|Field of activity:||Audio and Acoustic Signal Processing|
|Research topic:||Signal Improvement and Detection|
|Staff:||Prof. Dr.-Ing. Walter Kellermann
Dipl.-Ing. Christian Hofmann
The acoustic echo cancellation (AEC) is a typcial application of system identification. The problem of fed back echos usually occurs in hands-free communication scenarios, when there is a strong coupling between the emitted loudpseaker sound (y) and the recorded microphone signal (d) (see Fig. 1). Due to their slim and relatively exposed design, however, this kind of feedback is also increasingly problematic even for the "normal" use of modern mobile devices. Since the typical round-trip period of packet-switched communication networks is about 200ms, this delay causes a very disturbing acoustical experience for the far-end speaker. Seeking to relieve this drawback and thus enhancing the duplex communication, a digital echo canceller is used in parallel to the echo path. The task of this canceller is to approximate the acoustical transmission properties of the local room, so as to generate an appropriate echo estimate (y') at the filter output that can then be subtracted from the microphone signal (d).
Fig. 1: Nonlinear Acoustic Echo Cancellation (NLAEC) due to nonideal hardware components
The conventionally used signal model assumes a purely linear transmission path from the input (x) to the microphone signal (d). However, due to the increasingly low-cost and small communication devices, another focus of AEC has been put to the influence of nonlinear hardware components, recently. For instance, amplifiers operating close to saturation or miniaturised loudspeakers in mobile devices have to be considered as sources of potential nonlinearity. Thus, the overall input/output relation of the echo path from (x) to (d) also exhibits nonlinear distortions (see Fig. 1).
In such a case of a nonlinear acoustic echo cancellation (NLAEC), the adaptive filter itself also needs to be designed as a corresponding nonlinear system in order to obtain an appropriate cancellation of the echo. This is especially important, since otherwise any nonlinear distortions present in the microphone signal can not only be hardly removed effectively, but will also hamper the performance of the conventional linear compensation as additional noise. Appropriate filter structures for compensating the echos are therefore given by cascades of saturation curves and linear filters (i.e. Wiener-Hammerstein models or power filters). For the sake of robustness, the blockwise linear and nonlinear components as depicted in Fig. 1, are usually not realized in a cascade structure, but are modelled as equivalent overall system in the form of a finite-order Volterra filter. Regardless of the used filter structure, additional components for detecting speech activity, estimating the present noise power, controlling the step-size adjustment and for detecting critical double-talk situations (i.e. if and when the local speaker is active) are moreover required in order to obtain a fully functional, integrated system with robust behaviour.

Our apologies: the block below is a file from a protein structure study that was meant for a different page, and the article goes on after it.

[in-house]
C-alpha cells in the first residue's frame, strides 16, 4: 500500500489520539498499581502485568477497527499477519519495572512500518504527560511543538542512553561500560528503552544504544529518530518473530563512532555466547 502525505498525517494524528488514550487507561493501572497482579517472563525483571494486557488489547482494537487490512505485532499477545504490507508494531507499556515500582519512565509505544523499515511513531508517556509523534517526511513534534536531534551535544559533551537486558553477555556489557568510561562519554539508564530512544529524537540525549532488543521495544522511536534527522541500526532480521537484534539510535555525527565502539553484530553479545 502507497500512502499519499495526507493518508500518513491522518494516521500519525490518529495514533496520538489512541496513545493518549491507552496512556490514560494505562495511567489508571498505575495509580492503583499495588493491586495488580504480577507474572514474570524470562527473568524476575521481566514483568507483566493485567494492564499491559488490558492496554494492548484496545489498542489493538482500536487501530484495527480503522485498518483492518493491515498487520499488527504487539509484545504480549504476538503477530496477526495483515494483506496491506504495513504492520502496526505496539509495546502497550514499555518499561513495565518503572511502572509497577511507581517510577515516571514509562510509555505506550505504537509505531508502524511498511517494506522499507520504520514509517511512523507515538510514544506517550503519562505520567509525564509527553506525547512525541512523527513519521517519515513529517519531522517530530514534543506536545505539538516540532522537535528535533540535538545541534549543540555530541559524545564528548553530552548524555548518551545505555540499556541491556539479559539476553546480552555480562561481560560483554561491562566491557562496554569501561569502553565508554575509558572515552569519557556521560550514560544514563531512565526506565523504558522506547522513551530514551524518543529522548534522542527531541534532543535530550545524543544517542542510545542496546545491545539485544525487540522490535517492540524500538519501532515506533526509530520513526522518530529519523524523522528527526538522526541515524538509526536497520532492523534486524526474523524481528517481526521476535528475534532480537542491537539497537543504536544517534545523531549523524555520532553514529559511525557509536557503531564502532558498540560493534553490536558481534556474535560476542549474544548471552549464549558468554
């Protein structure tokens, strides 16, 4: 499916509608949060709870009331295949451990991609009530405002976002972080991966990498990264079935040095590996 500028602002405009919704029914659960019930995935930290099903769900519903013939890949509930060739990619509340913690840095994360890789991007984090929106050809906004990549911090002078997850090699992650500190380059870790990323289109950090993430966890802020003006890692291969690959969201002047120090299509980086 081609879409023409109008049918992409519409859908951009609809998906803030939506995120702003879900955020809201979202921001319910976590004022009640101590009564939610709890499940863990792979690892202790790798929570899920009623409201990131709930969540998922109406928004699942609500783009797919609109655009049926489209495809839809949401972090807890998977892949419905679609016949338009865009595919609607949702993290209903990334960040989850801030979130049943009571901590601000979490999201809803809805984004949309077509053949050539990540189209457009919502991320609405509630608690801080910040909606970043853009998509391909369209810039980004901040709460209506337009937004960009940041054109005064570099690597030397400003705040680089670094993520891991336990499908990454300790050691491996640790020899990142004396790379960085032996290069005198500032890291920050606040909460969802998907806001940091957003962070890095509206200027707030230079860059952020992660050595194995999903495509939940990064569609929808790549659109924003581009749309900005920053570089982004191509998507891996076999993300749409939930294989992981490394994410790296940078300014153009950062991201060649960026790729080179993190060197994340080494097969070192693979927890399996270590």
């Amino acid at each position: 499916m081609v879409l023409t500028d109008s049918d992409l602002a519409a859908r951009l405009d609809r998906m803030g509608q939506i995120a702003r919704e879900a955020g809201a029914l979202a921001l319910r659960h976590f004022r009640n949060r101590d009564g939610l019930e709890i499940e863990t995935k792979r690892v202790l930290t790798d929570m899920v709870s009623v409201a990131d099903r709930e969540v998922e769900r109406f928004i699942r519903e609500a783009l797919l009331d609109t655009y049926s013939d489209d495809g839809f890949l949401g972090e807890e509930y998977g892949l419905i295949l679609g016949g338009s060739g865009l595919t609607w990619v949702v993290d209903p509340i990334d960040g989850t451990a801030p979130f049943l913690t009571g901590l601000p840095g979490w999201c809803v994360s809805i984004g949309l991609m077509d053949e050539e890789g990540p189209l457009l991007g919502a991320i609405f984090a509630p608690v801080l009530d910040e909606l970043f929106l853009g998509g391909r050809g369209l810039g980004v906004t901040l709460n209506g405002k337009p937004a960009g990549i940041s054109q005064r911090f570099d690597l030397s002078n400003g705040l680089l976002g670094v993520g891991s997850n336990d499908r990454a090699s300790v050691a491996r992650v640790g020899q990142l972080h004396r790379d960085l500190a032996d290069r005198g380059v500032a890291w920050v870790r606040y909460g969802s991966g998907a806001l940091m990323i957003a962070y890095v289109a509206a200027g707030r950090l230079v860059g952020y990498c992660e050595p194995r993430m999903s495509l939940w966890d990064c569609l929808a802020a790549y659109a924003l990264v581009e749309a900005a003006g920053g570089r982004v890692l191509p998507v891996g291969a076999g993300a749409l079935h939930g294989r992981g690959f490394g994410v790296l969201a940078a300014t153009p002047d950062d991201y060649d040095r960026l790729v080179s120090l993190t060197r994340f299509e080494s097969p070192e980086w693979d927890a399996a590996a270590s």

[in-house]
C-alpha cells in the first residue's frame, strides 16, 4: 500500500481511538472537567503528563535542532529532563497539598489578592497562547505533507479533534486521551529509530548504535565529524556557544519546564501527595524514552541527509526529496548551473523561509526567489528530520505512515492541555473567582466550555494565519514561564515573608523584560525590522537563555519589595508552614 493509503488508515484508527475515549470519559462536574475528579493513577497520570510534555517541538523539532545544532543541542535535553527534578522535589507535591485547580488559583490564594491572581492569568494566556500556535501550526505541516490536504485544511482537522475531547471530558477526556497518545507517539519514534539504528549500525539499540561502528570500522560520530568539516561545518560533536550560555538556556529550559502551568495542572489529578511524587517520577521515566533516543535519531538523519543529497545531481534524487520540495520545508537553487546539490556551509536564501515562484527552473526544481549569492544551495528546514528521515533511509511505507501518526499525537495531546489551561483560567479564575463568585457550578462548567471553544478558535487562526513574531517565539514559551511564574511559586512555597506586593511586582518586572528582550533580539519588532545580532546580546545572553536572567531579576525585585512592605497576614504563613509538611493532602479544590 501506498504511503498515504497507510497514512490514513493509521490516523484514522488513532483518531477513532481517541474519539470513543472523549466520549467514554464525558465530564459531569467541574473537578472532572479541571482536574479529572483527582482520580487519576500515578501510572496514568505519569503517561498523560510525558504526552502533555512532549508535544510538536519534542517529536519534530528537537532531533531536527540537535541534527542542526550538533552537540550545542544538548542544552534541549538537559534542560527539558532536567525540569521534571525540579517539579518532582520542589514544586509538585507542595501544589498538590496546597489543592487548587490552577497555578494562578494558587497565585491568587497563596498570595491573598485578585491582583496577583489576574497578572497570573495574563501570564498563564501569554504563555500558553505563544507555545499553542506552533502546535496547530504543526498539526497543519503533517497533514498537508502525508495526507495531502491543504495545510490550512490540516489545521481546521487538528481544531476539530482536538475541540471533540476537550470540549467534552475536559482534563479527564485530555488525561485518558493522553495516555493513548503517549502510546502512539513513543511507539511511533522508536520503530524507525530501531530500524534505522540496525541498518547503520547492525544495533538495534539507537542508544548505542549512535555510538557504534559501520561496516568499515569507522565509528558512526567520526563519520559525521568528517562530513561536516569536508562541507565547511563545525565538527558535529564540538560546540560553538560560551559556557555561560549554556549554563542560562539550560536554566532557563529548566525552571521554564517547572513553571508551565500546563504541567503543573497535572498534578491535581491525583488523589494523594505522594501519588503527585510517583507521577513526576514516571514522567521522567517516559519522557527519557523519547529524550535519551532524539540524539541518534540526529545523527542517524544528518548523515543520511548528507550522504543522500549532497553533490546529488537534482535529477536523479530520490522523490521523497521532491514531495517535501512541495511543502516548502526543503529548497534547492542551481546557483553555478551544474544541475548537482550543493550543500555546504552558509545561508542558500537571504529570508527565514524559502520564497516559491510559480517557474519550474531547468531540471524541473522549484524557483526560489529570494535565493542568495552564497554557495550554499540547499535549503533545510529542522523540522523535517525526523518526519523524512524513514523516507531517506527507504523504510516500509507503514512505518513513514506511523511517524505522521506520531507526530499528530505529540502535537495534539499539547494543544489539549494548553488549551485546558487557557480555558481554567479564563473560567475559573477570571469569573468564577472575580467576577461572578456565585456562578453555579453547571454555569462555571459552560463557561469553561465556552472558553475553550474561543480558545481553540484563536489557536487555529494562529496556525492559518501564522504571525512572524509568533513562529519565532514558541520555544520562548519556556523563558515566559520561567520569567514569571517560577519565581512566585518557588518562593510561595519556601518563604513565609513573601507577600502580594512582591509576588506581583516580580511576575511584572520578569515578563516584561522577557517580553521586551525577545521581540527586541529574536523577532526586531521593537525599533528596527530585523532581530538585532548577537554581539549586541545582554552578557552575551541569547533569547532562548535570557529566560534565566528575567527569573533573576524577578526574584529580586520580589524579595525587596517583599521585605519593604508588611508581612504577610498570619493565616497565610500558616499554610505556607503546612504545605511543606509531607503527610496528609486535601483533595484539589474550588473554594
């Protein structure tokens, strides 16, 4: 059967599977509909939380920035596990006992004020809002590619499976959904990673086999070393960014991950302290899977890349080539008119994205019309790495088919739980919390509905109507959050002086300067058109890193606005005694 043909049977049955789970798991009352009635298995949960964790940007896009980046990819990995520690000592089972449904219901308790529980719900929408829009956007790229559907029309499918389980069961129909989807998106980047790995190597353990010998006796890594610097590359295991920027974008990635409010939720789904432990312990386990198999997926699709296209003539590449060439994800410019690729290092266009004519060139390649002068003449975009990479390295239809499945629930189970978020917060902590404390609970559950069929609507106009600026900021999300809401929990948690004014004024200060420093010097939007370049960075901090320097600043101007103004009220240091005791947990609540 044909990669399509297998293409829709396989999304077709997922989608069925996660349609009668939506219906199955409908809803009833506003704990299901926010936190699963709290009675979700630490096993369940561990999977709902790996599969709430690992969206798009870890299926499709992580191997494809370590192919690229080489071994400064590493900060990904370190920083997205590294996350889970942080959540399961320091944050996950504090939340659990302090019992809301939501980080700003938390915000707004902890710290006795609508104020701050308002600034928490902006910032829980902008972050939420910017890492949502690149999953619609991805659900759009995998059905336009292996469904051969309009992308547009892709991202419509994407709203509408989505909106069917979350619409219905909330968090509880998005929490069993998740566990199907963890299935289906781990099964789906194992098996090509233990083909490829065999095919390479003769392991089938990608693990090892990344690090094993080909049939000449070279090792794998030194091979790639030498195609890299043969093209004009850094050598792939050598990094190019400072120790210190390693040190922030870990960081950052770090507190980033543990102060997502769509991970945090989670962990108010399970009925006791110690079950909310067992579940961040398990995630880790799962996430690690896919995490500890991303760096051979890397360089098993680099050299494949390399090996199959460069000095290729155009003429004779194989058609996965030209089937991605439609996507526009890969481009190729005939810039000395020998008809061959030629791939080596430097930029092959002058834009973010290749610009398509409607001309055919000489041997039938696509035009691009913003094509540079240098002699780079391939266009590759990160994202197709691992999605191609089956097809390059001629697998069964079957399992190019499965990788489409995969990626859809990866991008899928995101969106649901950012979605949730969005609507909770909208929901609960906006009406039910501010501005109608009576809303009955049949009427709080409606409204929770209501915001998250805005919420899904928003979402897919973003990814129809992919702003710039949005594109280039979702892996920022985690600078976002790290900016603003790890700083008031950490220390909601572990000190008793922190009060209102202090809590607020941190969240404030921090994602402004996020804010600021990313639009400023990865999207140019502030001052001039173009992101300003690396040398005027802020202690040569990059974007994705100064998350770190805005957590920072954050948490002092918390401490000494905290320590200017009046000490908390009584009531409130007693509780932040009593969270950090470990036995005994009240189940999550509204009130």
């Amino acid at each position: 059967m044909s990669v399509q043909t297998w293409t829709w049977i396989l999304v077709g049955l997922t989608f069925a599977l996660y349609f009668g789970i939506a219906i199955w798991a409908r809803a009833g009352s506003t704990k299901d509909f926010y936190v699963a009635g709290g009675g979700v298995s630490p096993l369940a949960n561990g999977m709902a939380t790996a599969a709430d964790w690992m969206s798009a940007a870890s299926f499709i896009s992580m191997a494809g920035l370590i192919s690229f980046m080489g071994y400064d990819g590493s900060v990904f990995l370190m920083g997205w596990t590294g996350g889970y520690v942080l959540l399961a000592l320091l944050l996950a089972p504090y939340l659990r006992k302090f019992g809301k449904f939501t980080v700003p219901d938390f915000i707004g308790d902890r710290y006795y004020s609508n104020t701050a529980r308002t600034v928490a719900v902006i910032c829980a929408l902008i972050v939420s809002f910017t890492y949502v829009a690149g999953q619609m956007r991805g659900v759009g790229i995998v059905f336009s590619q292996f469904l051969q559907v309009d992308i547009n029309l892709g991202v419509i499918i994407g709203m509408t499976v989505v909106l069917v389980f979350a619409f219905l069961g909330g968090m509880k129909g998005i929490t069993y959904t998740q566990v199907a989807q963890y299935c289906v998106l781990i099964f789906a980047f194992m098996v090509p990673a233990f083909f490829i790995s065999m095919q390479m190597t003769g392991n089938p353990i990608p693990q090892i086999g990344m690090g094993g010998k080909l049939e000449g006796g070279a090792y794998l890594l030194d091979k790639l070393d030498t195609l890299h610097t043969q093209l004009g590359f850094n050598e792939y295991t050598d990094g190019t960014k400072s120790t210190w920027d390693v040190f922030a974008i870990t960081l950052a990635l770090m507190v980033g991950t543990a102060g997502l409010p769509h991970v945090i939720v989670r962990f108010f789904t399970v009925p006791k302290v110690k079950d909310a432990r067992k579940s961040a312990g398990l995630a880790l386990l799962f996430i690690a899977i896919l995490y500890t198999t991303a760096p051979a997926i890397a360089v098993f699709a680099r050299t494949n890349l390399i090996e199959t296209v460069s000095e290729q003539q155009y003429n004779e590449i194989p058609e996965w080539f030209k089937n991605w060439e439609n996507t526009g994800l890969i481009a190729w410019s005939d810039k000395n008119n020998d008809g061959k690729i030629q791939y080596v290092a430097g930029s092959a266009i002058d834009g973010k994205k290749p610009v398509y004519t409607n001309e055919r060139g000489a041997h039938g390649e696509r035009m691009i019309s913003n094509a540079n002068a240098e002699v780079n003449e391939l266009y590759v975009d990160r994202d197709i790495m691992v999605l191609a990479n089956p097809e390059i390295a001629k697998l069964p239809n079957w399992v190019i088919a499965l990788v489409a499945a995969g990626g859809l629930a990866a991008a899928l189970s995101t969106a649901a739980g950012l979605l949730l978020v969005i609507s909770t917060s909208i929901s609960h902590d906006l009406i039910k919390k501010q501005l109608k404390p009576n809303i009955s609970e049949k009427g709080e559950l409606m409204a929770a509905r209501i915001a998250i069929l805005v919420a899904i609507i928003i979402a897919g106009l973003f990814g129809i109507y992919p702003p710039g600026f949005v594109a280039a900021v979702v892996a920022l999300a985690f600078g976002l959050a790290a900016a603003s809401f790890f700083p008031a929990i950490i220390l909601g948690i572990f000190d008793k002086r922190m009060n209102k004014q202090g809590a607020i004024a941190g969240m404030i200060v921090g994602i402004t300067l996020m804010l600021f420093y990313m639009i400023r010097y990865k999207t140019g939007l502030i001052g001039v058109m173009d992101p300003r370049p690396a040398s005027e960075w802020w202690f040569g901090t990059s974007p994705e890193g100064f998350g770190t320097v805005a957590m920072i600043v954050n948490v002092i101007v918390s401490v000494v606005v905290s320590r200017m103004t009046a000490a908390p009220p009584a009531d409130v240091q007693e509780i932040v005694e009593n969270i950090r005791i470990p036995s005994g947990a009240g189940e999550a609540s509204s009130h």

The so-called Volterra filters represent nonlinear models with memory that are well-suited in order to suitably characterise a broad class of such nonlinear distortions and, hence, are within the main focus of research. These models represent a very general and promising approach for the description of nonlinear systems, since they can be interpreted as both an extension of linear transversal filters towards higher-order convolutional products as well as an incorporation of memory into the Taylor series approximation. As can be seen from Fig. 2, the structure of these filters is given by the parallel processing due to several Volterra kernels of different order, performing a filtering operation on different products of input samples (starting with the second order). Since this description always comprises a linear kernel (impulse response) as well, this filter type represents a generalisation of the conventional FIR filter. Hence, each linear filter can also be understood as a Volterra filter of first order. The subsequent Fig. 3 furthermore visualises the linear (left) and the quadratic kernel (right) of a second-order VF that has been obtained by measurements from a small loudspeaker.
Fig. 2: Volterra filter of order P
Fig. 3: Linear (left) and quadratic kernel (right) of a measured second-order VF